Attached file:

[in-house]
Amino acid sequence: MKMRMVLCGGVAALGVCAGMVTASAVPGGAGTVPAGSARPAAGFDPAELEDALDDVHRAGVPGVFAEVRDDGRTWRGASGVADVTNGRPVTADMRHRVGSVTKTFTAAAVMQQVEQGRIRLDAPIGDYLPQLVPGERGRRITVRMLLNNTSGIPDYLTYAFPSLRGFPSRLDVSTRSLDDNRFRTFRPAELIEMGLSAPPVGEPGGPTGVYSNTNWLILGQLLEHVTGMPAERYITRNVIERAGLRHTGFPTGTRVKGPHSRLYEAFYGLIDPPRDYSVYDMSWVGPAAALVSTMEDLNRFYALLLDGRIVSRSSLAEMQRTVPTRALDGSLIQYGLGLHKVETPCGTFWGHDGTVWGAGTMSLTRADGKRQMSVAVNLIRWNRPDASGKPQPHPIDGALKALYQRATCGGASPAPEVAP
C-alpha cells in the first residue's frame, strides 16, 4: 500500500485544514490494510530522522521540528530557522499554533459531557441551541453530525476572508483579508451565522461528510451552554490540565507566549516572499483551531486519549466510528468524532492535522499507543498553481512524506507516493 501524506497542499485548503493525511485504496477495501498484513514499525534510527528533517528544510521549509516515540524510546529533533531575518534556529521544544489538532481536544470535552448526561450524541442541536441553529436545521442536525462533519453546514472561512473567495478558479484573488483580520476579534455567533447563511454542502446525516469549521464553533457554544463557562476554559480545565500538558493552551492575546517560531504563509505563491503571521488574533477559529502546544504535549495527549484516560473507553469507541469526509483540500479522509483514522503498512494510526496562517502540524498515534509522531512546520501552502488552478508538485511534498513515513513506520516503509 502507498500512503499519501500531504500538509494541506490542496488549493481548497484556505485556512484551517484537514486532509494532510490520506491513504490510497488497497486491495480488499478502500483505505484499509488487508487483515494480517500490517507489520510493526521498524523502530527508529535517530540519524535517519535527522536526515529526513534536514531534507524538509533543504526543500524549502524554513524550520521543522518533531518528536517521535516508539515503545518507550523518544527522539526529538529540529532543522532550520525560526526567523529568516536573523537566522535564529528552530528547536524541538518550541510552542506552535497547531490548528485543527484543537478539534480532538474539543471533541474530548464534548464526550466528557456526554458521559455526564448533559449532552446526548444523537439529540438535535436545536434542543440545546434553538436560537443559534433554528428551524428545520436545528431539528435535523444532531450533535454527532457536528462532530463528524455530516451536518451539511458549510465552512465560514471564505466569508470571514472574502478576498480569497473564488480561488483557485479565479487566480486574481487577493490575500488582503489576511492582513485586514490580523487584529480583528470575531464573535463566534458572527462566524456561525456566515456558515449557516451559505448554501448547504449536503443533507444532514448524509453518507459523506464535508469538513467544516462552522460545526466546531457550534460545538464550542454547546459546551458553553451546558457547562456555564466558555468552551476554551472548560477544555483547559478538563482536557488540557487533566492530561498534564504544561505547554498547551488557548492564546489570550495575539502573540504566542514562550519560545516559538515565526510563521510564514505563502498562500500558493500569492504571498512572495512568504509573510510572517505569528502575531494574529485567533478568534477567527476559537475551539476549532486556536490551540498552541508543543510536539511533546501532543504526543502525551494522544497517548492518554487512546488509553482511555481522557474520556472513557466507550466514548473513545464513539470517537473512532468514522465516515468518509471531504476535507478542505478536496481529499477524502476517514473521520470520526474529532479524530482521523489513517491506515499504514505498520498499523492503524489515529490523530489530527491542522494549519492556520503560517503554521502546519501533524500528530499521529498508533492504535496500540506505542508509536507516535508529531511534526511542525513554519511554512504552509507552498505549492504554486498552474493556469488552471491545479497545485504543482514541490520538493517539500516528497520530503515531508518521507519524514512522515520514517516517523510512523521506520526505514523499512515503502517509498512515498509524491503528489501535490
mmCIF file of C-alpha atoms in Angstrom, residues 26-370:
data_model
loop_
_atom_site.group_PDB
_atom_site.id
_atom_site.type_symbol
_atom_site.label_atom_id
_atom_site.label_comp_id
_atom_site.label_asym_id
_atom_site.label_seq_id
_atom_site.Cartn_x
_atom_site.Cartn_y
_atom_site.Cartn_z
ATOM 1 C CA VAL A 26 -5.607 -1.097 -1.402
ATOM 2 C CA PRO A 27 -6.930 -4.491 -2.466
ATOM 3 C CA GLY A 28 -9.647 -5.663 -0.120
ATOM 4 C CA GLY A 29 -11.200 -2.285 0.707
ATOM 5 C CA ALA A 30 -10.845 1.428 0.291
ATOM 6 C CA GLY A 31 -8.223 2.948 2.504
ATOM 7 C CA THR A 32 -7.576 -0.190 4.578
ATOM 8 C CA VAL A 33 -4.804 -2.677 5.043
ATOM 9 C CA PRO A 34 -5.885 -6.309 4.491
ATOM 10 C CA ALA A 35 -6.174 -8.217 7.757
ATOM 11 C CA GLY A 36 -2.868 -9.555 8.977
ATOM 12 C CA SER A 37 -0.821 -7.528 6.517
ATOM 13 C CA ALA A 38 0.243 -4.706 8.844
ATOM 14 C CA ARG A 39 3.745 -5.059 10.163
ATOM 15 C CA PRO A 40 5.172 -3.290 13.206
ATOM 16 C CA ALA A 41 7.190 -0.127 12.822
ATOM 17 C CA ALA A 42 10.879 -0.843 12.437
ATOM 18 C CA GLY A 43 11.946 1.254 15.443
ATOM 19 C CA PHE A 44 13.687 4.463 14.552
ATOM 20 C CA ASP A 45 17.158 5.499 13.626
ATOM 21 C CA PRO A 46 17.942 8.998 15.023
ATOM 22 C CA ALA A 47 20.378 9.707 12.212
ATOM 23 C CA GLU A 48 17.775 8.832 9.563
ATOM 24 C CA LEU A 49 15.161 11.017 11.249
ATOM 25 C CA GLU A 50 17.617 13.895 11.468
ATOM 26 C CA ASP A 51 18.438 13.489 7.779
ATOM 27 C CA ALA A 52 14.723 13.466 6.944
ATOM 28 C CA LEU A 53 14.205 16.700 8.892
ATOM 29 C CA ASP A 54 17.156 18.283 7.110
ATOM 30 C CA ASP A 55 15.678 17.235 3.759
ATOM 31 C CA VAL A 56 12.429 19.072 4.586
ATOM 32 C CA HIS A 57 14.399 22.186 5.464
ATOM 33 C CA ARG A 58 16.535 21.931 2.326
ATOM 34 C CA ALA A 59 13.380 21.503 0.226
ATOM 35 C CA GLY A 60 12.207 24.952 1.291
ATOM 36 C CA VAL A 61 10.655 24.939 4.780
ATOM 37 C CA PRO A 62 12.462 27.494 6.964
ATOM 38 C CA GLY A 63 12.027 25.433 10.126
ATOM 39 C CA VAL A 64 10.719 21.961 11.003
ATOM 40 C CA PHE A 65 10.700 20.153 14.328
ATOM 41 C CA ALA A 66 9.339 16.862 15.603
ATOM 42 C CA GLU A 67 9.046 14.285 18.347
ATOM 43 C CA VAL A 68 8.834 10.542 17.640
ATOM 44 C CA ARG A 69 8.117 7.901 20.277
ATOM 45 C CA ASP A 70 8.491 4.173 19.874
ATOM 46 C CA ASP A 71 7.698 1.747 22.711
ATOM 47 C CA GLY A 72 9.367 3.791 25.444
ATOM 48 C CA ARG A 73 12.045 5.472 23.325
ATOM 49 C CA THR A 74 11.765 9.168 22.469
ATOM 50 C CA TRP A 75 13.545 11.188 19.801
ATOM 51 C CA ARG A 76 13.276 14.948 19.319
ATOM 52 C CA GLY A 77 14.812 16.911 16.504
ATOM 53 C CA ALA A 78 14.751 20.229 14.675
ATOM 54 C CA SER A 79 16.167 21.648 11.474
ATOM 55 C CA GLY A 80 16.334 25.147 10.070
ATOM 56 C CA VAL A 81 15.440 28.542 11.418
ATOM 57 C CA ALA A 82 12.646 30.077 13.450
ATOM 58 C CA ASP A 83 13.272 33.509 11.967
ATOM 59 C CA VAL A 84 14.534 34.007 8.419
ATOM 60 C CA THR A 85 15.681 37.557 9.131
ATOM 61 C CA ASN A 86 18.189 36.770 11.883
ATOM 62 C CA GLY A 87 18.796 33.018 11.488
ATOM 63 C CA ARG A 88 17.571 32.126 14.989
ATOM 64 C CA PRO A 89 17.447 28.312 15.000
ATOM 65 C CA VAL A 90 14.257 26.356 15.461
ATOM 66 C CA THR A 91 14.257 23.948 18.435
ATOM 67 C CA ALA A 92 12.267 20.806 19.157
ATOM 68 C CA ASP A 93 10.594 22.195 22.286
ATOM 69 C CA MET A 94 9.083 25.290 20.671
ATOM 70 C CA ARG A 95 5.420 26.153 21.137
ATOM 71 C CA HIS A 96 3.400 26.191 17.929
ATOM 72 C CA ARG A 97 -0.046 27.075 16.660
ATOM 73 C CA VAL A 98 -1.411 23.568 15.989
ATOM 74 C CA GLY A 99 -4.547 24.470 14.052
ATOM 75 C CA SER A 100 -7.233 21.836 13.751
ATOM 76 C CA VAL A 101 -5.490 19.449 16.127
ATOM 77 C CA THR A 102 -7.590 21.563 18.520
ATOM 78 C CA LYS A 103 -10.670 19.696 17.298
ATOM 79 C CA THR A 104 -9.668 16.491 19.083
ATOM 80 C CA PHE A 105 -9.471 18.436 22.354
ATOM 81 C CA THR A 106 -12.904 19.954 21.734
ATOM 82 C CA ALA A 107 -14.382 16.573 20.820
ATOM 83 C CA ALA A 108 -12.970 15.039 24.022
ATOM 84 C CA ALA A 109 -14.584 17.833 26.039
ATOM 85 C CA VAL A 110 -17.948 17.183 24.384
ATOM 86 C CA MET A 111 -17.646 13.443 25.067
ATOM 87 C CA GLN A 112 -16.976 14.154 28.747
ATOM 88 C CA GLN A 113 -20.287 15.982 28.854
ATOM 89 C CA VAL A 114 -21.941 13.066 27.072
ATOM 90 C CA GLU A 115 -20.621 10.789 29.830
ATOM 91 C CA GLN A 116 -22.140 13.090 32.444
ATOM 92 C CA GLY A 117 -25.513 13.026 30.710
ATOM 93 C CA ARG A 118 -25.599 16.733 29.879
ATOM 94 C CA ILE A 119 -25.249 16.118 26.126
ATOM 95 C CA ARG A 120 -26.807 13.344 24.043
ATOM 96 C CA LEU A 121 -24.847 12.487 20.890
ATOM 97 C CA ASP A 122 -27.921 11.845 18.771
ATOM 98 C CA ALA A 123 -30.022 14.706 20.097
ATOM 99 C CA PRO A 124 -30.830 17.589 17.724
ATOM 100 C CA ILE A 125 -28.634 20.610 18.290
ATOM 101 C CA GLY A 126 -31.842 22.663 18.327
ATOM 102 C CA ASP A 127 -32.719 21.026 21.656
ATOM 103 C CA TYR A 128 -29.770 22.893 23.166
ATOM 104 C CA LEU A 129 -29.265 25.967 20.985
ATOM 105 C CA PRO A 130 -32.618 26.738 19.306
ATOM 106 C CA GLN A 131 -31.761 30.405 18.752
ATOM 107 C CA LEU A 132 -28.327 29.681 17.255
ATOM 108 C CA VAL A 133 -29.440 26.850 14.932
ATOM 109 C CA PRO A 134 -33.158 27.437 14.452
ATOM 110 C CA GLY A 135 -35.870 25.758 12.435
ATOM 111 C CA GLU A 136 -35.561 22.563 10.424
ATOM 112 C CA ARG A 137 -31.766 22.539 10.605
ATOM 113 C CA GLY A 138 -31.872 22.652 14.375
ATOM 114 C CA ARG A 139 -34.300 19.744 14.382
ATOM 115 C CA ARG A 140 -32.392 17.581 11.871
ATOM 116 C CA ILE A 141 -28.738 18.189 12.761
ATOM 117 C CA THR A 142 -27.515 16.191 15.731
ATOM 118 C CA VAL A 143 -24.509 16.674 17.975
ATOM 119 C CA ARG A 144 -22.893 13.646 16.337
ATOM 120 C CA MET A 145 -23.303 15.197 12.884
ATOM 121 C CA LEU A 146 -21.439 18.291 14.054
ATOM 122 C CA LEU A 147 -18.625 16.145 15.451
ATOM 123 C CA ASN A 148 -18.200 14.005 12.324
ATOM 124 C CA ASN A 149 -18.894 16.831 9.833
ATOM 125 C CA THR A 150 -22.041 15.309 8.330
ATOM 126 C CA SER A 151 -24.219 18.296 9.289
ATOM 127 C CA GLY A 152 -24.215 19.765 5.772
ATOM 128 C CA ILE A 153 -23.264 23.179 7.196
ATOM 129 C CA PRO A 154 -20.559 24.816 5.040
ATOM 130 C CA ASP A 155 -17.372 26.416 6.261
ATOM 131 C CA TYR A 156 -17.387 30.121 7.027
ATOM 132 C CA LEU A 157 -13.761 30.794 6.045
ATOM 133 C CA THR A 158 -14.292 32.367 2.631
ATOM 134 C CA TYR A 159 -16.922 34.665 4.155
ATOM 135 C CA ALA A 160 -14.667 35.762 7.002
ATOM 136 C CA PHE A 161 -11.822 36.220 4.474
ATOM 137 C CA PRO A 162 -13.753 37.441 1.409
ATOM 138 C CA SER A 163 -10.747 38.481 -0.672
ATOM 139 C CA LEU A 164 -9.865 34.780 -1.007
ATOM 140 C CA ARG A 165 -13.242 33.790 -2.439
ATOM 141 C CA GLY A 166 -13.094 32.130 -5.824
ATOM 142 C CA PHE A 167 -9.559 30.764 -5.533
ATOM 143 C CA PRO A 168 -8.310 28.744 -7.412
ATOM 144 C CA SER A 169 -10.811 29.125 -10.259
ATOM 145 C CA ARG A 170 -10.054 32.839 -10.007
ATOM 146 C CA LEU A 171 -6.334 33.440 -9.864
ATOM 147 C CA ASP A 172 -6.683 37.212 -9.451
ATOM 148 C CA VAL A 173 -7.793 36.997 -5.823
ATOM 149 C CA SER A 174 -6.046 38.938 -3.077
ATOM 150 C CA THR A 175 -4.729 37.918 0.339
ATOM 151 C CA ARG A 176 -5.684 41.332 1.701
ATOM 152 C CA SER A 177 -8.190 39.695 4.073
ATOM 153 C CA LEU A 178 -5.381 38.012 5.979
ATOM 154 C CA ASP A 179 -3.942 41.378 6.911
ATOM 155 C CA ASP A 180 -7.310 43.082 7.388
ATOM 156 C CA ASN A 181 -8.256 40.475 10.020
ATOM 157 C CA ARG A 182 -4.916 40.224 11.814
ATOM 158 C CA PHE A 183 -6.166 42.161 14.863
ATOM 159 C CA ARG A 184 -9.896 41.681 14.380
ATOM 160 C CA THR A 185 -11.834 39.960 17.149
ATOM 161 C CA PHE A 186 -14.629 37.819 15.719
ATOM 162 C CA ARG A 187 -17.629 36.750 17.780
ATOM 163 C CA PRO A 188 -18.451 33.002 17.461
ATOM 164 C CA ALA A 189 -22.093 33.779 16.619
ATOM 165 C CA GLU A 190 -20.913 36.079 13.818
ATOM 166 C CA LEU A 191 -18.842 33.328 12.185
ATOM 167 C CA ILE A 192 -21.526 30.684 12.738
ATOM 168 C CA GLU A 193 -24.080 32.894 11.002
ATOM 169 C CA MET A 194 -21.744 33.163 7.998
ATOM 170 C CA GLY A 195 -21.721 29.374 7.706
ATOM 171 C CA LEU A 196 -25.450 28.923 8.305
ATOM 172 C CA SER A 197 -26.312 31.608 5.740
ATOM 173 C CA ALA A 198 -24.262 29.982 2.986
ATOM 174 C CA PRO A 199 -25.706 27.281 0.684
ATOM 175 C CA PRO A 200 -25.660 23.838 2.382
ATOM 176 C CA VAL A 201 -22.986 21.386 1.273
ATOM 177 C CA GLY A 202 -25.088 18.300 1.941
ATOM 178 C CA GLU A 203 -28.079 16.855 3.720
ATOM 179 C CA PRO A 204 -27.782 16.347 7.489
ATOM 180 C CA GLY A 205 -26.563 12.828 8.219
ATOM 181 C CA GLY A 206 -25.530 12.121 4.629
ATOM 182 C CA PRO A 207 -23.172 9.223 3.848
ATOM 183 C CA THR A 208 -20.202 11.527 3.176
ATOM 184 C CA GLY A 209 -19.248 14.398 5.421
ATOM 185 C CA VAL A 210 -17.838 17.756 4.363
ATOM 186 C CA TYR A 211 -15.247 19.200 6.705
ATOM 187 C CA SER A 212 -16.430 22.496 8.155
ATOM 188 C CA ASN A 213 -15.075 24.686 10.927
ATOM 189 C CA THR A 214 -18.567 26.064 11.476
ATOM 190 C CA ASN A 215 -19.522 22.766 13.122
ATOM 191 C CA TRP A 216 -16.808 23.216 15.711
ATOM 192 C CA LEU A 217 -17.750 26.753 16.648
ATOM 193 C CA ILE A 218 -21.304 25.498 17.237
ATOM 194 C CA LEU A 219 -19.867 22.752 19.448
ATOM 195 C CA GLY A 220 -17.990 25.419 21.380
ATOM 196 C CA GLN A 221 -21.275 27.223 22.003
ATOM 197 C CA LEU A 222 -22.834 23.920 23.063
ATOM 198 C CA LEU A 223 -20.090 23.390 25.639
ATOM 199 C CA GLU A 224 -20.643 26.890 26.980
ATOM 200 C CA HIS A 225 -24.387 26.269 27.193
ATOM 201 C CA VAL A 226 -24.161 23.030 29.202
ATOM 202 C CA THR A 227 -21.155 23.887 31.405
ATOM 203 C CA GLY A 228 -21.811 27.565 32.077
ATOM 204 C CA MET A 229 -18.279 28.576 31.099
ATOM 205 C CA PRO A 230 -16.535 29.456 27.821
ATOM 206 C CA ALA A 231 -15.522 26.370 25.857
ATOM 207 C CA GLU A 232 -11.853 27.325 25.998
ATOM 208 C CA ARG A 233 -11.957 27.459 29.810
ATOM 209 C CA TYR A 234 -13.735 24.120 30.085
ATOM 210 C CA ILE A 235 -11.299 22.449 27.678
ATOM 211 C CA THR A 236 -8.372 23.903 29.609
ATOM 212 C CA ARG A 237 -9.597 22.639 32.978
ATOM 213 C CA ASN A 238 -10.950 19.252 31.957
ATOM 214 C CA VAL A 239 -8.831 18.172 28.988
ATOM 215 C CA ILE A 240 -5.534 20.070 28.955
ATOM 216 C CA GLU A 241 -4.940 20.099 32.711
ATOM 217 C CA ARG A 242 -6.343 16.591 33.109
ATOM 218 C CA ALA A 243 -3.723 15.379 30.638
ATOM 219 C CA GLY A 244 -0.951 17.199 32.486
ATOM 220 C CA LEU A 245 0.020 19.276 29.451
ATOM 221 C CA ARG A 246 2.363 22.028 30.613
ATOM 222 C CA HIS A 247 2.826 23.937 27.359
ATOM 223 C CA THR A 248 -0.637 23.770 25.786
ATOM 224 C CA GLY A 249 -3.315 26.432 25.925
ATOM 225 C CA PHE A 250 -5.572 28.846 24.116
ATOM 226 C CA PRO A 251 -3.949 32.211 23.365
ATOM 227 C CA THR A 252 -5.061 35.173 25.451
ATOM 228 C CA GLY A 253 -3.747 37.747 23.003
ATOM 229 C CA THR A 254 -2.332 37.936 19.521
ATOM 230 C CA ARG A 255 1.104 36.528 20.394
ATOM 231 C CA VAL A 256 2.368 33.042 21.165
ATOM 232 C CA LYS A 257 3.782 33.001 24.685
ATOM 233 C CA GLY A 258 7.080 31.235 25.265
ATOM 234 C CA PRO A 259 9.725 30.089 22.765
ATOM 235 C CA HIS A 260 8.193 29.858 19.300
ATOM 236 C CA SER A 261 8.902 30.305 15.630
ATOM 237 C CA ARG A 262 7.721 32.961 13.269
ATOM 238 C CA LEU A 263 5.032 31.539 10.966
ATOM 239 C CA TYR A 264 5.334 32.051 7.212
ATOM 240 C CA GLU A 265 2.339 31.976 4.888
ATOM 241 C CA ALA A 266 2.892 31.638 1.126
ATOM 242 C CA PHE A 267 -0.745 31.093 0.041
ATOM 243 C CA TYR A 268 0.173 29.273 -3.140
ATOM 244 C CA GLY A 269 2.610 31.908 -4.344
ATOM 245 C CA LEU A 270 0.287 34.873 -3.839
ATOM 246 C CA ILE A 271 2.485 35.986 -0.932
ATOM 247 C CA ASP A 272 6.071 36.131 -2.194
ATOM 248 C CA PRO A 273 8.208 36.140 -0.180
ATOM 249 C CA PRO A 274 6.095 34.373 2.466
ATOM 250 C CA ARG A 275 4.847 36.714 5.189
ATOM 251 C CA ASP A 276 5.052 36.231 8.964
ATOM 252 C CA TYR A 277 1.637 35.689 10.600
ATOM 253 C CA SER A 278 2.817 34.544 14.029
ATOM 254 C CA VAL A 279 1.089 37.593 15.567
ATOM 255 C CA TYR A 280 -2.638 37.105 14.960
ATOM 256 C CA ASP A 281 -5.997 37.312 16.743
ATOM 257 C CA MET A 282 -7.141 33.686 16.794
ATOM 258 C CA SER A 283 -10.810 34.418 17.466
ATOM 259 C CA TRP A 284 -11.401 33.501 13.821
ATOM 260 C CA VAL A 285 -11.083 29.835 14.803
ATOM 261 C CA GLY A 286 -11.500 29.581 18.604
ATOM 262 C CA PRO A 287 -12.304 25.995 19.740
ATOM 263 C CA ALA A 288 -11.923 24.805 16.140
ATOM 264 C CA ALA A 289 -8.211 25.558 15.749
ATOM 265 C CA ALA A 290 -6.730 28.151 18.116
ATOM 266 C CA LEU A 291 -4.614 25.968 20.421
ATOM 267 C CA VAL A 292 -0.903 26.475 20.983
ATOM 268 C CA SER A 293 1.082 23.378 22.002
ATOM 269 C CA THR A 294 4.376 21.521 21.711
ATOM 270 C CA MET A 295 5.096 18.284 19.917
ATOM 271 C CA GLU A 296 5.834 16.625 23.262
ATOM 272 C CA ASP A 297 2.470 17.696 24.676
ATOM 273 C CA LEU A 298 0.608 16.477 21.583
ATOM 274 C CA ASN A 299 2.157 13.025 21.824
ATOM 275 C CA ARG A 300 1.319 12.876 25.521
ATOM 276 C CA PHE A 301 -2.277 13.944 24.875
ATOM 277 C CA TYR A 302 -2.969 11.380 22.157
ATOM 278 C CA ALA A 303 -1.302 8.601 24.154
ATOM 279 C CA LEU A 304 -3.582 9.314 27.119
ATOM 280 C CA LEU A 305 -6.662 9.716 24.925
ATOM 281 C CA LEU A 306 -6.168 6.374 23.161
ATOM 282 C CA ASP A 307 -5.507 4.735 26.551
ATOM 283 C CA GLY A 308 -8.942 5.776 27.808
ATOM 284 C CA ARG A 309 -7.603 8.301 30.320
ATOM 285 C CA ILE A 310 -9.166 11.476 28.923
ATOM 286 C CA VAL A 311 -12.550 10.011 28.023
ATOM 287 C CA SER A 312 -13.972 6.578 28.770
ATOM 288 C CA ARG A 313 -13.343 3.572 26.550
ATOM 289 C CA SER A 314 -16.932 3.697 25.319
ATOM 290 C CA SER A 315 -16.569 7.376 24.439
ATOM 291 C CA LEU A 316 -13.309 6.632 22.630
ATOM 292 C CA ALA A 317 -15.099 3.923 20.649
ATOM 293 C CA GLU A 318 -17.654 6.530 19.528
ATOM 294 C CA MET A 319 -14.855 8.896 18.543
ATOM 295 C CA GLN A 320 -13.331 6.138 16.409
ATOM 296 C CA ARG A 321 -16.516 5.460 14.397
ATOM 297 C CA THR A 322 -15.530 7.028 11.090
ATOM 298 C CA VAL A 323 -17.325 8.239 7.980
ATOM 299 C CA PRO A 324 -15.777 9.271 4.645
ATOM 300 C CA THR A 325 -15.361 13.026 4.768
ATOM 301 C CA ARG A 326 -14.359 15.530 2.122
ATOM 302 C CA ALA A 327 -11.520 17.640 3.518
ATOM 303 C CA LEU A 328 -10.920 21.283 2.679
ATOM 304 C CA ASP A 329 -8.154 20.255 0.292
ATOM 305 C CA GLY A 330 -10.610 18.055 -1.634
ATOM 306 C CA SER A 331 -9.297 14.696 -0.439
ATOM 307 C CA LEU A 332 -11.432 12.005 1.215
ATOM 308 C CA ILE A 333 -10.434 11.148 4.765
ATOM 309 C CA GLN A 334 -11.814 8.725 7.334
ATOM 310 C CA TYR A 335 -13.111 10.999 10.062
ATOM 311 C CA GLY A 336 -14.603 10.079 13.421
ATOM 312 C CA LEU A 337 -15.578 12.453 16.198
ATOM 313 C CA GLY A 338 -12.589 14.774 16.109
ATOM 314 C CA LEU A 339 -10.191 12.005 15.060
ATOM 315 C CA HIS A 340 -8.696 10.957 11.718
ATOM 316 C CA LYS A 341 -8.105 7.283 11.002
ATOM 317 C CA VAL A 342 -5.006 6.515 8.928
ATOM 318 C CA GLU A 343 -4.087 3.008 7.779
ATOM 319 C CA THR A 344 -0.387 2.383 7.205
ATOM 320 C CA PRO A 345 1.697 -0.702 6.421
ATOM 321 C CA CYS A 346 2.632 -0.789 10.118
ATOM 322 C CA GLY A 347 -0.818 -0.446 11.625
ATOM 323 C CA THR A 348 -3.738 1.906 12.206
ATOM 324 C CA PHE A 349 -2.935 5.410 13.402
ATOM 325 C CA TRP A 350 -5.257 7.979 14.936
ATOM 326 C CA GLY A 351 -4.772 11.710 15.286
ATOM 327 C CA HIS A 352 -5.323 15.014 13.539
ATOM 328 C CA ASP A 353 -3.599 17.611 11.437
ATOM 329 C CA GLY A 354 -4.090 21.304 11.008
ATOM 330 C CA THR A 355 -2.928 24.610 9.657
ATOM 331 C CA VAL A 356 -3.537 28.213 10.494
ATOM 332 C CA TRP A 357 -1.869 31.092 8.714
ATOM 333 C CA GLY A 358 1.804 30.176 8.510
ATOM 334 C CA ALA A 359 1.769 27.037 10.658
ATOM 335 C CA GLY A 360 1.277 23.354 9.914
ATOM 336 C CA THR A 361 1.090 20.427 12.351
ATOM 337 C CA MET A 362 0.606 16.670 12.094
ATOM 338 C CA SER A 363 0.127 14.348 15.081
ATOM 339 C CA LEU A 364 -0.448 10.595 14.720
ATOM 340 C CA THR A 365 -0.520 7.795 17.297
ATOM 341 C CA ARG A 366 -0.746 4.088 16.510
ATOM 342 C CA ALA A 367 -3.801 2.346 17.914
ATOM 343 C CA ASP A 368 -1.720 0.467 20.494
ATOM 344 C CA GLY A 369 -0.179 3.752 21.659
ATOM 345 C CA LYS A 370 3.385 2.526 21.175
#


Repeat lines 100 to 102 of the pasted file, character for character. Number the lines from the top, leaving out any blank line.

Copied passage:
ATOM 84 C CA ALA A 109 -14.584 17.833 26.039
ATOM 85 C CA VAL A 110 -17.948 17.183 24.384
ATOM 86 C CA MET A 111 -17.646 13.443 25.067